The ways of "yes, and" is a way to discover your collaborative potential

Creative independenceIf there is a better way than a genuine Yes, and to bridge personal differences, I’m open to it! Yes combined with a sincere And (YES/AND), instead of but, opens up a world of potential.  This was hit home again to me last week during a workshop session on games and exercises to stimulate creativity in mediators. Included were some exercises around YES/AND.  The session was led by Sharon Sutherland, a University of British Columbia professor with a background including law, mediation and theatre.  The session was part of a professional development workshop for mediators (self included) in the BC Court Mediation Program.  (Note: I use the capitalized forms of yes, and, and but as much as possible in this post.  I think it makes it easier to read)

Discovering YES/AND

The first time I really clued into the power of YES/AND came during a mediation course I attended at the Justice Institute of BC, 10 years earlier, taught by Michael Fogel.  Michael posed a challenge to the class see if you can conduct an entire conversation (especially one with positional conflict) without using the word BUT, and replace the word BUT with AND.  It wasn’t easy, and it still isn’t!

Forward to last week Sharon had us exploring our creative side through improvisatory exercises from the world of theatre.  For most of us, being in YES/AND thinking mode can feel unnatural, and requires a break from our usual habits in order to make YES/AND a daily practice. If one feels like they spend too much time using their left brain, then creative exercises e.g., to free your inner YES/AND can help.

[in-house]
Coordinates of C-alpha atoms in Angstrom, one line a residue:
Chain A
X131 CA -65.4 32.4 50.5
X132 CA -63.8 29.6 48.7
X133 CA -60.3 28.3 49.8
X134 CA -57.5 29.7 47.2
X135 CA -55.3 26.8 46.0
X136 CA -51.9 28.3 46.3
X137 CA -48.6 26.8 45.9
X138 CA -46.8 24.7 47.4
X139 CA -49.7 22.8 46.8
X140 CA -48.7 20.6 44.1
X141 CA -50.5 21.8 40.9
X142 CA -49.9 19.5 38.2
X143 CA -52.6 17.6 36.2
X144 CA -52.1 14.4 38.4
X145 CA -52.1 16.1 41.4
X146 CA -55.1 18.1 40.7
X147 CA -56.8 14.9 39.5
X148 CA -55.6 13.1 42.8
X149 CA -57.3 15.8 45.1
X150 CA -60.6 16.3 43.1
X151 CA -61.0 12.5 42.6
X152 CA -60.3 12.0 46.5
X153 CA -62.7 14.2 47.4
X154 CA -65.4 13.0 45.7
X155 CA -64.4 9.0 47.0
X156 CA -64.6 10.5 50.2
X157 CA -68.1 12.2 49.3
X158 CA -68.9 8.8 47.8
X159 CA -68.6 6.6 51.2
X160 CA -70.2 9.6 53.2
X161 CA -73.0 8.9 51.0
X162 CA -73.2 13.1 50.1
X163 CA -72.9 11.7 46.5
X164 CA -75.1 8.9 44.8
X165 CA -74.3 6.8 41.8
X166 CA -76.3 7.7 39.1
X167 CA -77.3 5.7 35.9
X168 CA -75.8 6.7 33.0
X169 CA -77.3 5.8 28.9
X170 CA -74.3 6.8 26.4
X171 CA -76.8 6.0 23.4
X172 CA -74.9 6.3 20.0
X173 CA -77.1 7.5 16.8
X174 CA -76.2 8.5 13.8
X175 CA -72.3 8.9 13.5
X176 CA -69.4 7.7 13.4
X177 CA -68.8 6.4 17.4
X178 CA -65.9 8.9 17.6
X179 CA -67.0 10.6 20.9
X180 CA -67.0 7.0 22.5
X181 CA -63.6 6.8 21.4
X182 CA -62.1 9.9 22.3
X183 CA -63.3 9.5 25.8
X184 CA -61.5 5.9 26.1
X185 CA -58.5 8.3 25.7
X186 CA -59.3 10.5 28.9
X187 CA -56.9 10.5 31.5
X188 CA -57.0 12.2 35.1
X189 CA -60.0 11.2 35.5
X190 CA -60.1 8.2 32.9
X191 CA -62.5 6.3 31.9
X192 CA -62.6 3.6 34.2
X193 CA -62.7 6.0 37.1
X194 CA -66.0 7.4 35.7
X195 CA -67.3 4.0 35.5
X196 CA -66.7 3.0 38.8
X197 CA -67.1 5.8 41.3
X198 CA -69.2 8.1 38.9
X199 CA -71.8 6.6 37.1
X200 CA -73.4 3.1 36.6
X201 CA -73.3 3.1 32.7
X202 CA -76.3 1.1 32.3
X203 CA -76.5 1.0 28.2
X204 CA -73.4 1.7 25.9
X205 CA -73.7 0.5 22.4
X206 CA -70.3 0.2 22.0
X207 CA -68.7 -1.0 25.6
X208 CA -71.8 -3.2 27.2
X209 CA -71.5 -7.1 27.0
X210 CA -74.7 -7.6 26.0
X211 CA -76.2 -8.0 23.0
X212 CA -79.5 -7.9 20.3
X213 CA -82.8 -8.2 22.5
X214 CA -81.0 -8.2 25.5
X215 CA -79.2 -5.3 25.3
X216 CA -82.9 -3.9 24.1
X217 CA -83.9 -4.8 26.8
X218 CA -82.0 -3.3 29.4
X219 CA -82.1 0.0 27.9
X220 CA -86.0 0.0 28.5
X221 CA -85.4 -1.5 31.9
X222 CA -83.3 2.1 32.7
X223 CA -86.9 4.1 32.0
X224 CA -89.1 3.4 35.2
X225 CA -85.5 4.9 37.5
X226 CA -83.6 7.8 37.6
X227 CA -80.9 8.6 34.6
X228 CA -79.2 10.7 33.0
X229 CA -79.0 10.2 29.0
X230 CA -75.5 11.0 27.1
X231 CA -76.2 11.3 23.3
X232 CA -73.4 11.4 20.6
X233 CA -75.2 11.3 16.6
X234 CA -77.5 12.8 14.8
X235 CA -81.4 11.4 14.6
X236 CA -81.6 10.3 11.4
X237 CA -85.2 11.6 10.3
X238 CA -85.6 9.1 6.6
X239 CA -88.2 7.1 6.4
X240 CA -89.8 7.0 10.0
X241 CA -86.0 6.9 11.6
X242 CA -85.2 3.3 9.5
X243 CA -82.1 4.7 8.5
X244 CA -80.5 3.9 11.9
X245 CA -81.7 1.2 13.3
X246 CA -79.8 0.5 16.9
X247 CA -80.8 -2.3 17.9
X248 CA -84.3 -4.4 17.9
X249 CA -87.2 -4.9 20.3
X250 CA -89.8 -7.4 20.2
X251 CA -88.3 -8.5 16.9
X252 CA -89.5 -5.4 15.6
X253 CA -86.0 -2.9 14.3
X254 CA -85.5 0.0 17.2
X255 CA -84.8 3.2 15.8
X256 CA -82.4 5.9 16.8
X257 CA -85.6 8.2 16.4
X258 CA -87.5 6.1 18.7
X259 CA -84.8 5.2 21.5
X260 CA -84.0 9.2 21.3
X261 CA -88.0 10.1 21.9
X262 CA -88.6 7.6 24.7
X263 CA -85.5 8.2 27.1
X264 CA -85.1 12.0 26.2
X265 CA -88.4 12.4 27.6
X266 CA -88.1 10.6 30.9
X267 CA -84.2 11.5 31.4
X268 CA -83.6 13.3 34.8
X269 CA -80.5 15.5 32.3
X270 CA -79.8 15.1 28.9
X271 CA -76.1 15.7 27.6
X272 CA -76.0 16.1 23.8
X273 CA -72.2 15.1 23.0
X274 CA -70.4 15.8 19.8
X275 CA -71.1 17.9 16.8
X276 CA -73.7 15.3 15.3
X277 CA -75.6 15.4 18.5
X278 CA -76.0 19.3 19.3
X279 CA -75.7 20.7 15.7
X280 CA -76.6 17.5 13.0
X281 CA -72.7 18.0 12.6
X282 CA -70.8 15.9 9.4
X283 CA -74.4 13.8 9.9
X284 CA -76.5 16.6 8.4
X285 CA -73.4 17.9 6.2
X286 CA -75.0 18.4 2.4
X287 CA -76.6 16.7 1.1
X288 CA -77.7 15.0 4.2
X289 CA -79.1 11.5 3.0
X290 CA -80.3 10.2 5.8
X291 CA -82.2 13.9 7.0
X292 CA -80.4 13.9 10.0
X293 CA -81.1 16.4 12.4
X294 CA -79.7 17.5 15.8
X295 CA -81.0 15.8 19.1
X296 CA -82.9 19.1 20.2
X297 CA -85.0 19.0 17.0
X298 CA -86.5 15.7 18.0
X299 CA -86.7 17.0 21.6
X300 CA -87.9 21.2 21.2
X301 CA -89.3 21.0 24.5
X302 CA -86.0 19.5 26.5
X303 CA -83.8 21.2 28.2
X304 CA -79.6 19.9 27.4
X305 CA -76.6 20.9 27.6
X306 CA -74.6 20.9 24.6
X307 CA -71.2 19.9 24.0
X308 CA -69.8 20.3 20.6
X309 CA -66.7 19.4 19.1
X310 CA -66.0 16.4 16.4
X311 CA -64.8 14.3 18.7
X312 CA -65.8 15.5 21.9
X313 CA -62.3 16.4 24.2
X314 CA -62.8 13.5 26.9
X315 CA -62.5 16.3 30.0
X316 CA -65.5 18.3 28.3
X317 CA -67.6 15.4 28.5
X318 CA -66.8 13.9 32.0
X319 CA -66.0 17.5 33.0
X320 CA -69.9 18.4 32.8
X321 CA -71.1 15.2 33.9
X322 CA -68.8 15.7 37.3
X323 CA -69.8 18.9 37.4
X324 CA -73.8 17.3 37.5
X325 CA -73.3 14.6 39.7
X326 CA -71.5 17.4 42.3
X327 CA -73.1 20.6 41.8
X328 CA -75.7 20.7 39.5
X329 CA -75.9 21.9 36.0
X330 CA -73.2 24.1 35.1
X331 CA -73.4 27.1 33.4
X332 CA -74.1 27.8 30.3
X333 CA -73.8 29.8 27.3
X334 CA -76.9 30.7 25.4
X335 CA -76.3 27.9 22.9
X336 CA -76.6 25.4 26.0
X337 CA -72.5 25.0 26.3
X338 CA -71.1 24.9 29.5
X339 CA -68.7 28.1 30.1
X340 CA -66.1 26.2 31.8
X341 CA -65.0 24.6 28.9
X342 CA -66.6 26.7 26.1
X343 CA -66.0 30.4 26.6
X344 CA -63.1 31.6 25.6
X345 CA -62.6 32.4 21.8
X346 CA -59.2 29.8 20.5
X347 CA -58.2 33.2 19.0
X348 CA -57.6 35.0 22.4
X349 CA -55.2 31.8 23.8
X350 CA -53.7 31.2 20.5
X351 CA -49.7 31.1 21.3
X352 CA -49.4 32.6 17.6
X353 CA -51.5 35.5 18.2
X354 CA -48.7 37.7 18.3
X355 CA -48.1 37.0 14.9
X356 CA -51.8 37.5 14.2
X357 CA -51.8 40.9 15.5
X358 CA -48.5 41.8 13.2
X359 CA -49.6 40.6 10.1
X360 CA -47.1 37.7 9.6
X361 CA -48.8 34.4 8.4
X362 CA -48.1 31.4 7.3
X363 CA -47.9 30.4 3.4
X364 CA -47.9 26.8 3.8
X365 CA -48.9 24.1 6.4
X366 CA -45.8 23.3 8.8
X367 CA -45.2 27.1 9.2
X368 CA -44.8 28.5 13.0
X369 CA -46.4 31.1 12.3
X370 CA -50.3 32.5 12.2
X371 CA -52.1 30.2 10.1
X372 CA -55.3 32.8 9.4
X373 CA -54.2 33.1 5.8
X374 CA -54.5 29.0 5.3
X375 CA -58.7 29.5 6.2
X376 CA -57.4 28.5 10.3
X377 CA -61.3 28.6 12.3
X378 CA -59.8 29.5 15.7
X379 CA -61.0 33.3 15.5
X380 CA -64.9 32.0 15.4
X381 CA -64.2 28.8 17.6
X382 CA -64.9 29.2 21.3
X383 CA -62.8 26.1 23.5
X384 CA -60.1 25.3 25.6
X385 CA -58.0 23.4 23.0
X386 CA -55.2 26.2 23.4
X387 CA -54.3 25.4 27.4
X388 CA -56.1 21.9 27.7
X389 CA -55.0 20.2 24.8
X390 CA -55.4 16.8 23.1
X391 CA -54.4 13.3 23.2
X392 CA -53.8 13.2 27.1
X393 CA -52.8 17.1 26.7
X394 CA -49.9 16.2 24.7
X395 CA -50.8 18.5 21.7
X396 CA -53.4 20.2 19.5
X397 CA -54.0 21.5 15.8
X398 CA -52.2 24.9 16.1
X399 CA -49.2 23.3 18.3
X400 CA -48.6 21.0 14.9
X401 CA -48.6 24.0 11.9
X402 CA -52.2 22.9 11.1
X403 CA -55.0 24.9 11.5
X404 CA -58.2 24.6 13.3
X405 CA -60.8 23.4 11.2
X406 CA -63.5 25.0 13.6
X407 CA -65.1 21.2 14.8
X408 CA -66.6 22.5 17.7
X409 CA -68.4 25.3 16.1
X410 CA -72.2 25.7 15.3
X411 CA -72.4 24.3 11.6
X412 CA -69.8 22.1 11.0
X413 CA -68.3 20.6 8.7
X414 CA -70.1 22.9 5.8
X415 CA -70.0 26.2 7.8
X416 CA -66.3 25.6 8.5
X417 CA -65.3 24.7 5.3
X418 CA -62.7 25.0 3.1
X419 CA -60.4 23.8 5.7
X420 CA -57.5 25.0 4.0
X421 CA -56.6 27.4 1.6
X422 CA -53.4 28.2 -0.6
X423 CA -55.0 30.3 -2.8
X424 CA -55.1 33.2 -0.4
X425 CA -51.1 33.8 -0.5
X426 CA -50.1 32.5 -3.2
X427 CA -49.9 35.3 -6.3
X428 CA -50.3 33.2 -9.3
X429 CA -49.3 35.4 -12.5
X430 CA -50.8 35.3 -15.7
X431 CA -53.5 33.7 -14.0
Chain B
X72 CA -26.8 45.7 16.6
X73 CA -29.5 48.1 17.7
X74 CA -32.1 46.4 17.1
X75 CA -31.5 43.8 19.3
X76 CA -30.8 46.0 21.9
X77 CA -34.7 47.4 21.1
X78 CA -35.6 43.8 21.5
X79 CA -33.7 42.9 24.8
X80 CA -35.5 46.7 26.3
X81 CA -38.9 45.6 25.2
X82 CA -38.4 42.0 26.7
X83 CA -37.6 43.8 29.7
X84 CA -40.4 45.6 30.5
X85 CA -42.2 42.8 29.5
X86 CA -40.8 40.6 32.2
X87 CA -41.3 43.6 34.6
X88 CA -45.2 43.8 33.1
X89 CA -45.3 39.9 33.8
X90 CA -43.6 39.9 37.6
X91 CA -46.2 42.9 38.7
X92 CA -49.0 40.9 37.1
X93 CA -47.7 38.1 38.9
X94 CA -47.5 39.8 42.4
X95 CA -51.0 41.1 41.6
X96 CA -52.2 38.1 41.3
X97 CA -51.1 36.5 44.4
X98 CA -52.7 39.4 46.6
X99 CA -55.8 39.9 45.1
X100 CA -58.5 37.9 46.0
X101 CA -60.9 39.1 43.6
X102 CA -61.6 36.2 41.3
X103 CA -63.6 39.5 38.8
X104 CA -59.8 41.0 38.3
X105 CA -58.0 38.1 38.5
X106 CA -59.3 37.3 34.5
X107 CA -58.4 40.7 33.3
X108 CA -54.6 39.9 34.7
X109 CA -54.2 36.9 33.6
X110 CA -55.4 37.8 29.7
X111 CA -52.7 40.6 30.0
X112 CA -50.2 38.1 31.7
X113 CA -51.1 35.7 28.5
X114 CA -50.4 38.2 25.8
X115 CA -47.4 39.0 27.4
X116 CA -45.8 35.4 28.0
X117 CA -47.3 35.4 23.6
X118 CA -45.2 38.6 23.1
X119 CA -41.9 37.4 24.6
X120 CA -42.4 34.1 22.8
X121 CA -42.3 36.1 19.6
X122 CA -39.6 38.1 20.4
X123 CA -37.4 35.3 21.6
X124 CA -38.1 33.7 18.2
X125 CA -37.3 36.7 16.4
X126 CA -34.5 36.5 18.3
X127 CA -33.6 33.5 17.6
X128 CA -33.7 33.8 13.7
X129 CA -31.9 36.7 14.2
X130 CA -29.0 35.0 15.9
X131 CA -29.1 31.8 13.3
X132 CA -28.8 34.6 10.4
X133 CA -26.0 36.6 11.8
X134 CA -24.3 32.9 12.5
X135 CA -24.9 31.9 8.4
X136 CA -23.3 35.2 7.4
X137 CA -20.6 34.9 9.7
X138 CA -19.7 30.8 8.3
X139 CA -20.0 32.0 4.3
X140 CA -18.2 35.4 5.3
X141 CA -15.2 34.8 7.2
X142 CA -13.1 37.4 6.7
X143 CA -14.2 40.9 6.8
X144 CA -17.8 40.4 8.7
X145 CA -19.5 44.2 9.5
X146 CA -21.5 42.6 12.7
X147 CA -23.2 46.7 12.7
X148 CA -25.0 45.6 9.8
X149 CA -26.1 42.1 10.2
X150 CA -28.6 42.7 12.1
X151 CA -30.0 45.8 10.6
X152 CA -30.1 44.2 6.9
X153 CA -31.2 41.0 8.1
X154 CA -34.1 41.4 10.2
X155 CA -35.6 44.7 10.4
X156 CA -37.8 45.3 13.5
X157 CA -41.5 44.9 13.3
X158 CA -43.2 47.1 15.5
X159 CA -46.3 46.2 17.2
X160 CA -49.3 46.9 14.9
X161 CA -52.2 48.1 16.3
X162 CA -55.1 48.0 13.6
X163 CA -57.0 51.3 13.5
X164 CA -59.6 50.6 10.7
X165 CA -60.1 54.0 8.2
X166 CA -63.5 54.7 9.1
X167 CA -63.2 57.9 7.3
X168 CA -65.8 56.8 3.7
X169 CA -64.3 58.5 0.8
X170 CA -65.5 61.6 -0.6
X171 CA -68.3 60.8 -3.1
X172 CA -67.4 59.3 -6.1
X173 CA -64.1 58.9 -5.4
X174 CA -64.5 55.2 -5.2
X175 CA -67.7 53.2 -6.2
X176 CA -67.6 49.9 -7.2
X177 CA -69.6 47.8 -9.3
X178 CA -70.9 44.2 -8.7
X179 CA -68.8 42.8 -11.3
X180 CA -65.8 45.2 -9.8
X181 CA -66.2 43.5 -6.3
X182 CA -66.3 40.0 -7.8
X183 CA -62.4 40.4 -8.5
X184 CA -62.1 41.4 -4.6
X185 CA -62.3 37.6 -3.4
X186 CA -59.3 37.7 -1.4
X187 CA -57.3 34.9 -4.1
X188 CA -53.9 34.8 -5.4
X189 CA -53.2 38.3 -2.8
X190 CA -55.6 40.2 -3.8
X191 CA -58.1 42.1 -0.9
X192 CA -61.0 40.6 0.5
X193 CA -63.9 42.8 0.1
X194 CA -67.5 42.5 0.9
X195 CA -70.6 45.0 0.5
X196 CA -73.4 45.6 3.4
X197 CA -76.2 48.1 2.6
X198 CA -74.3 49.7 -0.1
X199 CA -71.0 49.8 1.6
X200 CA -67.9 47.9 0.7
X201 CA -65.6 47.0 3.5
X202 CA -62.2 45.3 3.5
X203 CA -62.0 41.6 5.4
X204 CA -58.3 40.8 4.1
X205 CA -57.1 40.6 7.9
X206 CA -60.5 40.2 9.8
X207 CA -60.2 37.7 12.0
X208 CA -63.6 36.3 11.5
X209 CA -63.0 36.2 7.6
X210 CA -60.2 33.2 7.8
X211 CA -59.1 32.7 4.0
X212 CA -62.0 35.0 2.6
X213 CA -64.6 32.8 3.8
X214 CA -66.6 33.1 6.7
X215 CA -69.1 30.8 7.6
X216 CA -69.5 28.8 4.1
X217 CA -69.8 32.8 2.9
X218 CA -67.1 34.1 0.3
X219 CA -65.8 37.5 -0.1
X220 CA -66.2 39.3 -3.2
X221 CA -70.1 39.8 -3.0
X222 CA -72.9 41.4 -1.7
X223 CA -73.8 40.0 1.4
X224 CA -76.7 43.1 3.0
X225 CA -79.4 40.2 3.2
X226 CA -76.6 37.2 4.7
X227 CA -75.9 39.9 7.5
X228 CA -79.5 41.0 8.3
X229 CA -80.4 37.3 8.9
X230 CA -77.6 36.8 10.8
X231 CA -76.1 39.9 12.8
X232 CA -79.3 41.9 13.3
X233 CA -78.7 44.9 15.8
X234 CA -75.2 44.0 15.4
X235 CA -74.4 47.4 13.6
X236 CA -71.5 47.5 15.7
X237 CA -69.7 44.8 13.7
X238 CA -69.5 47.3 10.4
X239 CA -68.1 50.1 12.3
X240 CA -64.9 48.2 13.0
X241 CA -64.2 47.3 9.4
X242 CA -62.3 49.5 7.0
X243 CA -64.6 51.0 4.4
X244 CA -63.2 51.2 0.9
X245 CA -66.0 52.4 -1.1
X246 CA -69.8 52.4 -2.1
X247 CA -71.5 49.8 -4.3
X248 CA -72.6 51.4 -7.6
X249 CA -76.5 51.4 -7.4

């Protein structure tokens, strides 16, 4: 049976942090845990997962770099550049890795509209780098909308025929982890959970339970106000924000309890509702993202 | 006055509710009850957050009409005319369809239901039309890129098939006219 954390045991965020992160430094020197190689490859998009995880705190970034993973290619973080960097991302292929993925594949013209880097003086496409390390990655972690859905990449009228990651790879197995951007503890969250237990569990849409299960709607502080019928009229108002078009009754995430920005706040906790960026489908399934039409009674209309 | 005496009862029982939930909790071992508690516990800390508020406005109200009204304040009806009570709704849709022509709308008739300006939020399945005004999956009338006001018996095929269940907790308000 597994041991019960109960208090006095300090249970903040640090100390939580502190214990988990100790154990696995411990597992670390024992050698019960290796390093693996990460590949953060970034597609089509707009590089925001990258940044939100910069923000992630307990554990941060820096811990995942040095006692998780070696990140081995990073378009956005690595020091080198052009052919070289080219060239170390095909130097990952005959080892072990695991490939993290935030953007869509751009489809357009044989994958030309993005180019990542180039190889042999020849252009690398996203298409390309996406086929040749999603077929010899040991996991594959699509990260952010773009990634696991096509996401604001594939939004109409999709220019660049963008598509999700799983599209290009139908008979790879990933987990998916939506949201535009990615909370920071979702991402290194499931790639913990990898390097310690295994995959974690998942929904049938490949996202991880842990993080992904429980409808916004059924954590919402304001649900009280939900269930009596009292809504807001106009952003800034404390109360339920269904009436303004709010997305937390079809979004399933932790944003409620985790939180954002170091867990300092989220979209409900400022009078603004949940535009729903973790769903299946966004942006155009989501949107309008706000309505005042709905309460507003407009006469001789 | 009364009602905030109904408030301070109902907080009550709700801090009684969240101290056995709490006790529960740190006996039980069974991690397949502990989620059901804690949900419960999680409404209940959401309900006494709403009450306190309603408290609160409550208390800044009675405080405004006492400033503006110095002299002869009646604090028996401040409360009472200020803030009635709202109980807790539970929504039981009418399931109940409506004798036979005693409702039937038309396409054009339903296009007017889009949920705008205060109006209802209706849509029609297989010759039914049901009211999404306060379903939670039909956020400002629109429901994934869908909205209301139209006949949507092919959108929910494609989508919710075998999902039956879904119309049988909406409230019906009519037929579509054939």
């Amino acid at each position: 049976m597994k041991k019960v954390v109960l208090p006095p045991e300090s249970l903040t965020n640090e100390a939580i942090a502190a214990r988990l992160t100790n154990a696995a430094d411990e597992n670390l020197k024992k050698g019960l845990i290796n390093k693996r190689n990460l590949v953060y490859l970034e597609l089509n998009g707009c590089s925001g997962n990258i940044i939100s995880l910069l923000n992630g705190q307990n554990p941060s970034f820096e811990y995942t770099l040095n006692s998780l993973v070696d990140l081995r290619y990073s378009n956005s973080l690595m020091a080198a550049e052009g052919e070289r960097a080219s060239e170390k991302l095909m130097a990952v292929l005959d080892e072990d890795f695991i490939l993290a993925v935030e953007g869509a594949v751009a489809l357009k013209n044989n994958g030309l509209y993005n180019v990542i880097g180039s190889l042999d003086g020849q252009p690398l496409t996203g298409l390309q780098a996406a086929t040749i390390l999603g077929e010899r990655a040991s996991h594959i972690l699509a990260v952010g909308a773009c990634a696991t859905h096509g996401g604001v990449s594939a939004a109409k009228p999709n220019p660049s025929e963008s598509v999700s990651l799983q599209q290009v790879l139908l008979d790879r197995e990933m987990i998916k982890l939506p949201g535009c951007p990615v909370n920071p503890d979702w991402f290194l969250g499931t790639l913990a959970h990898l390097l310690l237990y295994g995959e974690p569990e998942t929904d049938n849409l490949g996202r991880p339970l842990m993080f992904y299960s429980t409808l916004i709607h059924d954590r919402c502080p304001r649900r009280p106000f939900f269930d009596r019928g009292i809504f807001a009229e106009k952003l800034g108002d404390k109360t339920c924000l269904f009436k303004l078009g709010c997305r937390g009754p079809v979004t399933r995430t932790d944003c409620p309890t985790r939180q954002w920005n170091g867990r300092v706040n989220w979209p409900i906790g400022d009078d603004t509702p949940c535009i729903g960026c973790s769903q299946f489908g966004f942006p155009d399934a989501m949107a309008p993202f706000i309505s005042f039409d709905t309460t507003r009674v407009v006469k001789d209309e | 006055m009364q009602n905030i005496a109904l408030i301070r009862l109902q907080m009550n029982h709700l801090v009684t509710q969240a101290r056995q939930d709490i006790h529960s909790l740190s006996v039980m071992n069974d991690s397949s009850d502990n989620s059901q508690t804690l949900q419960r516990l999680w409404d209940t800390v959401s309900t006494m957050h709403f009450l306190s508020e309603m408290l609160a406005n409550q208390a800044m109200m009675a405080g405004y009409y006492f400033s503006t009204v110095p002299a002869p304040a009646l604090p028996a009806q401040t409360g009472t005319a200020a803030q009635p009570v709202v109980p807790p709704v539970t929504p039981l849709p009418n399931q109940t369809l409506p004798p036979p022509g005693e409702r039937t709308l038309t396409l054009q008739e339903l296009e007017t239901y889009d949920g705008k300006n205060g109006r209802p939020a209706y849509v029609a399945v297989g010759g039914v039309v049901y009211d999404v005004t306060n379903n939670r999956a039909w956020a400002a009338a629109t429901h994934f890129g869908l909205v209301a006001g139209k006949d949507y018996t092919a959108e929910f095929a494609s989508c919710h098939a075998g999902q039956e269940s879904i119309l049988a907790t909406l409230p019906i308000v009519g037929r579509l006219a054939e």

The word BUT has energy in the wrong kind of way.  Using BUT too many times quickly kills the ability to work productively, together.  On the other hand, YES/AND offers the potential (at least as I see it) for:

  • Acknowledgement. At a basic level, YES is a way of saying you matter!; we all want to be acknowledged and respected in some form
  • Inclusiveness. YES/AND opens us up to the larger possibilities; of what both you and I have to offer
  • Abundance. AND implies additional new options; without taking existing options off the table (think BUT)
  • Collaboration. Collaboration involves working together to find common interests; YES/AND lubricates our collaboration engine, and starts us down the path to finding those shared interests
  • Flow. The comma after YES (as in Yes,) suggests taking a breath, pausing, without bringing the conversation to a dead stop (pox on BUT), and then channelling the flow elsewhere e.g., to your interests

More about YES/AND and the collaborative mindset

Similar to my post on what to do when confronted with a situation that is new to your experience, saying YES can be a way (through self-talk) to acknowledge how one is feeling/thinking in the moment they confront a new experience (e.g., he’s crazy!), then letting go of those thoughts, and becoming open, saying hello, to what’s before one. This is the collaboration mindset.

In a similar vein to YES/AND, I recently read the book The Opposable Mind – How successful leaders win through integrative thinking, by Roger Martin.  Drawing on many real-world business cases, Roger talks about the creative, positive power of BOTH-AND vs. the limiting EITHER-OR.  Of how, when faced with unpleasant trade-offs, we must think harder, more expansively, more creatively leading to creative resolution of tensions.

Are you practicing YES/AND on a daily basis? What path did you take in order to be able to do that?

If you enjoyed this post, please consider leaving a comment or subscribing to my blog. Thanks, Ben.

Photo credit: nattu


  1. What a positive blog! I will enjoy reading your upcoming posts.

  2. Thanks Beth. Nice to know that it’s coming across that way.

Speak Your Mind